Replacing a lathe and plaster ceiling - what level of soundproofing needed?(4 Posts)
Our original thick lathe and plaster ceiling cracked and had to come down in November. No joy on insurance. 4 roofers have now told me I don't need the felt roof over the bay re-doing, just some pointing on the flashings.
Room is 5.5m x 4m with carpet in the room above. But I don't want to hear more than we did previously. We never had any noise issues but obviously just one thin layer of ceiling board is not going to be sufficient. I just don't want to be able to hear conversations, radio, TV etc. I don't mind if I can hear that it's on, but I don't want to know what the song is if that makes sense!
I was thinking 100mm acoustic insulation between joists (AMW60 100mm 60kg/m3 density) and then a single layer acoustic plasterboard (19mm high density) would be enough. If that really isn't enough we could always put rubber acoustic sheeting under the carpet in daughter's room later?
But the soundproof people are recommending resilient bars, with a 19mm + 12.5mm plasterboard sandwich in addition to the joist insulation. It seems these are better at reducing contact noise eg if you have laminate above. But my plasterer / decorator hasn't fitted these before. ARe they worth it? Is it fairly straightforward?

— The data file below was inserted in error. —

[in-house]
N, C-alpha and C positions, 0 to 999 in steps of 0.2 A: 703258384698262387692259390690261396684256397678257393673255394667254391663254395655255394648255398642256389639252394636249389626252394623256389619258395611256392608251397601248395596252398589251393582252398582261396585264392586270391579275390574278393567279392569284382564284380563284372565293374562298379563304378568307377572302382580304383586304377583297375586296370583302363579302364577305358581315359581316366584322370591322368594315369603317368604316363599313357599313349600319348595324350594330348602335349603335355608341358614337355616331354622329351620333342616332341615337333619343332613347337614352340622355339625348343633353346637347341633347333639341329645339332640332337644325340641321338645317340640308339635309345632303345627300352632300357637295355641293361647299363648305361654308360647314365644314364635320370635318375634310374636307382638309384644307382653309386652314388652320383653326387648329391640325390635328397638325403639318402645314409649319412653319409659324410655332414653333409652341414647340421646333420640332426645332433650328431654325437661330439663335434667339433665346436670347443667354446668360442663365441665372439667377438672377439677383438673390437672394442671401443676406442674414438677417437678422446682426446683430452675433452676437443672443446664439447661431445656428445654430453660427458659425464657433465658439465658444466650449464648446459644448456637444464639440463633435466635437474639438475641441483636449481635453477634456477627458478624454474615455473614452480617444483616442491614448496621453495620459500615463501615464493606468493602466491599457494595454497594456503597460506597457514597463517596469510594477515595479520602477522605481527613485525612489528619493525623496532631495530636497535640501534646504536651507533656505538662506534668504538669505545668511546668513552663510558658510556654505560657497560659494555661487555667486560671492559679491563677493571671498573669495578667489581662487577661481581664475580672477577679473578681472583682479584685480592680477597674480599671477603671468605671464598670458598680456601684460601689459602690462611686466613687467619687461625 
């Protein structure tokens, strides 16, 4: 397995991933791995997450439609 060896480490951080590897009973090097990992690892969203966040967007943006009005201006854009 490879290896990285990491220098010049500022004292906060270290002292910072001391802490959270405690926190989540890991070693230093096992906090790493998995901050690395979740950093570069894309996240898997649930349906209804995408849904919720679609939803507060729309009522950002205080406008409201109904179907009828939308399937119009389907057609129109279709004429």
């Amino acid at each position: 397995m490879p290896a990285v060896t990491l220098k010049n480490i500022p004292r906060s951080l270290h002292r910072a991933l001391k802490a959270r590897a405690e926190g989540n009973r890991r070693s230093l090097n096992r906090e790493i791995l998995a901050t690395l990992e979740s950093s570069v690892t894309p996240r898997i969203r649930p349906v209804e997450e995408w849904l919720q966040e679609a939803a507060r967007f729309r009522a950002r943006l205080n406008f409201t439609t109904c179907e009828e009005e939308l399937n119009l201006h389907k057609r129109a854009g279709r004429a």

I have another quote from a bigger building firm to do the whole thing, but their costs are excessive: £5k + the cost of replacement cornices, not including decoration...
Pandeen / Piglet John, any advice? Anyone else done this?
Anyone? Even if you've just replaced with standard plasterboard that would help - do you have any noise issues?
We replaced an entire lathe and plaster ceiling in our master bedroom, with plaster board, as well as ripping down a few walls to put insulation between the boards, mesh under the window (as wall is warped and moves and cracks!) Then replastered the lot. Cost about 1.6k. Not had any dealings with soundproofing, but neighbours below put some sort of "soundproofing" on top of their ceilings (I assume it helps with them hearing us moving around). Not sure hwo much they paid. I hope that helps a little. We are in London and that quote was at the slightly lower end.
Two layers of dense plasterboard, plus skim, would be about equivalent to your old lime-plaster ceiling, which was probably thick and heavy. Fibrous cornice needs skill and will cost extra, I expect you need fibrous coving as well.
Dense batts between the joists will reduce airbourne noise.
The extra decoupled ceiling would make an improvement, especially if people are dancing about upstairs with no carpet and underfelt. but I don't know how much. It sounds like you have a specialist noise contractor, ask them to provide figures.
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